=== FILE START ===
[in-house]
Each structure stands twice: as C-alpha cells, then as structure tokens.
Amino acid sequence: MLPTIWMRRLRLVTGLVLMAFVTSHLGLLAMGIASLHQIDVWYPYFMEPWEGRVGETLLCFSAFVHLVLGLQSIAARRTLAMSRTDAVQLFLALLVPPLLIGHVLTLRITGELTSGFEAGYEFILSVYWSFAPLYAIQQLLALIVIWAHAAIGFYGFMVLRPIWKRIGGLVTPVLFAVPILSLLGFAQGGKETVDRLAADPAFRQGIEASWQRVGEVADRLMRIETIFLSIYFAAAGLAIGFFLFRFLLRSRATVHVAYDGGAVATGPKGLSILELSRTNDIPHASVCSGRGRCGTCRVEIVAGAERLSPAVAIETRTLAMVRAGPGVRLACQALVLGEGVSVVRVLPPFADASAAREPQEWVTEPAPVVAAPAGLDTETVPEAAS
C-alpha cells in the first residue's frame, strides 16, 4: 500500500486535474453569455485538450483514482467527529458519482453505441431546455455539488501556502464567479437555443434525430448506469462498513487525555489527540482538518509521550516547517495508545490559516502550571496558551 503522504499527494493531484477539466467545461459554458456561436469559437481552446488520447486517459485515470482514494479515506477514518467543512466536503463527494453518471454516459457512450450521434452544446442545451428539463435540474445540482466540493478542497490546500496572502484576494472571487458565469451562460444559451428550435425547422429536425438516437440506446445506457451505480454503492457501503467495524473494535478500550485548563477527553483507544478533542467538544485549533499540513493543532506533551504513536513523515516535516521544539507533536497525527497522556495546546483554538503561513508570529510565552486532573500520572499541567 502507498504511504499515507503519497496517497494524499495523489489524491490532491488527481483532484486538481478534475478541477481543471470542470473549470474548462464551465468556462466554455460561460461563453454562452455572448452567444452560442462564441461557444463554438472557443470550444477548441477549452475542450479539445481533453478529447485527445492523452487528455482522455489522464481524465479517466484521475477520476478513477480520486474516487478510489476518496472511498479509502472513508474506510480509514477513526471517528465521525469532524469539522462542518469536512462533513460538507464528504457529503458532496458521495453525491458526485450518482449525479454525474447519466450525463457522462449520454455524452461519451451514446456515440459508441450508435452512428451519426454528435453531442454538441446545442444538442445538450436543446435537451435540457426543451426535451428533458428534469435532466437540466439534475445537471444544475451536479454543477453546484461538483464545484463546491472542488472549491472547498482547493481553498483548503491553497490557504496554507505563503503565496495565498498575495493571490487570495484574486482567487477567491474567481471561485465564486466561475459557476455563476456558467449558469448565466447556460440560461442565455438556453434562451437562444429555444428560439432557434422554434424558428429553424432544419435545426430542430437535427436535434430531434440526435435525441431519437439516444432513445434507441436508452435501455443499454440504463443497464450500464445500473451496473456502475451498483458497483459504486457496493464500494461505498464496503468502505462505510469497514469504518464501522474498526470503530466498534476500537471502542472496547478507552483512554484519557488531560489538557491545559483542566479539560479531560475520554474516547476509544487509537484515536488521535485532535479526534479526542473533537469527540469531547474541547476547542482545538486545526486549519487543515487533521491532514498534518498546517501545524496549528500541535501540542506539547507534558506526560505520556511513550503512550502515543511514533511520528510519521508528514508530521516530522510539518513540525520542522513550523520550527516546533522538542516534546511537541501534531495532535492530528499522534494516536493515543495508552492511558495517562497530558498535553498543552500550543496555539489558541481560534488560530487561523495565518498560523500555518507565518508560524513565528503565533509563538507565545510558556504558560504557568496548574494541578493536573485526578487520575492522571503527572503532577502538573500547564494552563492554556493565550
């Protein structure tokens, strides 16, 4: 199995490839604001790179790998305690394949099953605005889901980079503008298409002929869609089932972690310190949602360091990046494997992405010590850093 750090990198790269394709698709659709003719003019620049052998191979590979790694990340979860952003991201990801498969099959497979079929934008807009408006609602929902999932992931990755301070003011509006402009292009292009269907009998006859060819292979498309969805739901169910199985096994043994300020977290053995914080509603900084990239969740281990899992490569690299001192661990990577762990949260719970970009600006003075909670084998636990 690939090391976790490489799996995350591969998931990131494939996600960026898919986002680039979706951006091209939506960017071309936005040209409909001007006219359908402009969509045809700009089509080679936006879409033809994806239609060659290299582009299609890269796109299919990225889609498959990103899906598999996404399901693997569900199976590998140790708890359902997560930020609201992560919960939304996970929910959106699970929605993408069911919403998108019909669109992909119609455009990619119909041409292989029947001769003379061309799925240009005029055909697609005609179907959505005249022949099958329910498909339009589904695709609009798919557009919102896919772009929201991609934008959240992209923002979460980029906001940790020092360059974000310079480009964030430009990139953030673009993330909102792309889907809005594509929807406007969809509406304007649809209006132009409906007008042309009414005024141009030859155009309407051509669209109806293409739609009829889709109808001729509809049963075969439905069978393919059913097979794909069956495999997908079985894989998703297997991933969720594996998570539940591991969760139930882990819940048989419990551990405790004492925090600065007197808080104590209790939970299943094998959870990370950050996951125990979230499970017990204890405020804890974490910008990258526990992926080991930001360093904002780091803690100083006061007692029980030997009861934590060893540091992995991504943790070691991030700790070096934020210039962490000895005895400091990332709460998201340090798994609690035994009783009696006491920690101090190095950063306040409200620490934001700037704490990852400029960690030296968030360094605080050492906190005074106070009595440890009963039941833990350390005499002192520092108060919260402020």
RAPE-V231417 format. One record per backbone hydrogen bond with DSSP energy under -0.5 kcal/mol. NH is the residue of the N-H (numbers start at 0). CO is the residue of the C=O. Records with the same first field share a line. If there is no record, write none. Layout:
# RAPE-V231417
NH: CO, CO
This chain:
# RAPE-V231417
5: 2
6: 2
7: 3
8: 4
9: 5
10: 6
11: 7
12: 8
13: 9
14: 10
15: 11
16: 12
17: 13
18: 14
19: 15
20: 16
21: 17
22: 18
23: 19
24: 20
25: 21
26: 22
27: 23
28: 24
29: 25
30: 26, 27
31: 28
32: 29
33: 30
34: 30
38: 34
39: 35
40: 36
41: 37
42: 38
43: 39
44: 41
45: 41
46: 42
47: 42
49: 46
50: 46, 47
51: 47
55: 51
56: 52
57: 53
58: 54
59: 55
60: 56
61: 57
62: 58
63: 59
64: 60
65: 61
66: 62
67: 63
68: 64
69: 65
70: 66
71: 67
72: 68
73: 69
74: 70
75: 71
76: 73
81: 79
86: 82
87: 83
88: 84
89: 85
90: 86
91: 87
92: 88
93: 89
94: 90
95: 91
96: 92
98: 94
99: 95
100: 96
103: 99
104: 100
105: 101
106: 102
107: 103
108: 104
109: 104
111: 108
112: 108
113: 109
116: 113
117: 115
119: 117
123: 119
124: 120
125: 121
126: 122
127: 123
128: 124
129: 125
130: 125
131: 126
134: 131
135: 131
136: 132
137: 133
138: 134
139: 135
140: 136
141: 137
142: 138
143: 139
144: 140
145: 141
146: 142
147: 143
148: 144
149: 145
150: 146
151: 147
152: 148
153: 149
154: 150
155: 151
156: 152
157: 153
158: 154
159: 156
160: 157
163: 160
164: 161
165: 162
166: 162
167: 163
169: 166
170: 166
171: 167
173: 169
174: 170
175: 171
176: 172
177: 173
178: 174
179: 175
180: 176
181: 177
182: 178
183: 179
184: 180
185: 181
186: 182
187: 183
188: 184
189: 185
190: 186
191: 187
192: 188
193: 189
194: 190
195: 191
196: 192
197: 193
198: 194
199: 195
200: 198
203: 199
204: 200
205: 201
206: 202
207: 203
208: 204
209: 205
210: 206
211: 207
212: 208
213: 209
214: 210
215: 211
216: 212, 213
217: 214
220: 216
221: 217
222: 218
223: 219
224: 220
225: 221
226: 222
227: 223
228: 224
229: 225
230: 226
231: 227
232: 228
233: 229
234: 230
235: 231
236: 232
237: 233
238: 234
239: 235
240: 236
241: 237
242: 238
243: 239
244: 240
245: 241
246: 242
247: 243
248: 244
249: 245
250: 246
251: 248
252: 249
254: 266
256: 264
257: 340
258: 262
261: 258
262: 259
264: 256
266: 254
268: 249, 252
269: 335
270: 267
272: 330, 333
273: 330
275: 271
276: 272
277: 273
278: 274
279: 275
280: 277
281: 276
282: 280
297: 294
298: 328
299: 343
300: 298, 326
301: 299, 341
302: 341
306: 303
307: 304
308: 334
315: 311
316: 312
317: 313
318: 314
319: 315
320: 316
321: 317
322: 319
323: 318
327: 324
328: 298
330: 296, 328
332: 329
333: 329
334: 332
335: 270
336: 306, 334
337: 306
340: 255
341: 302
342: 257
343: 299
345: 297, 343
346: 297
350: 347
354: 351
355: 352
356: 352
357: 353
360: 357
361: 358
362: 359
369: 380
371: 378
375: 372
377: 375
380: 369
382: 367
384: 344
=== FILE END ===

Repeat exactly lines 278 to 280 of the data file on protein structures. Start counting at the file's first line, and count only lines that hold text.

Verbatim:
350: 347
354: 351
355: 352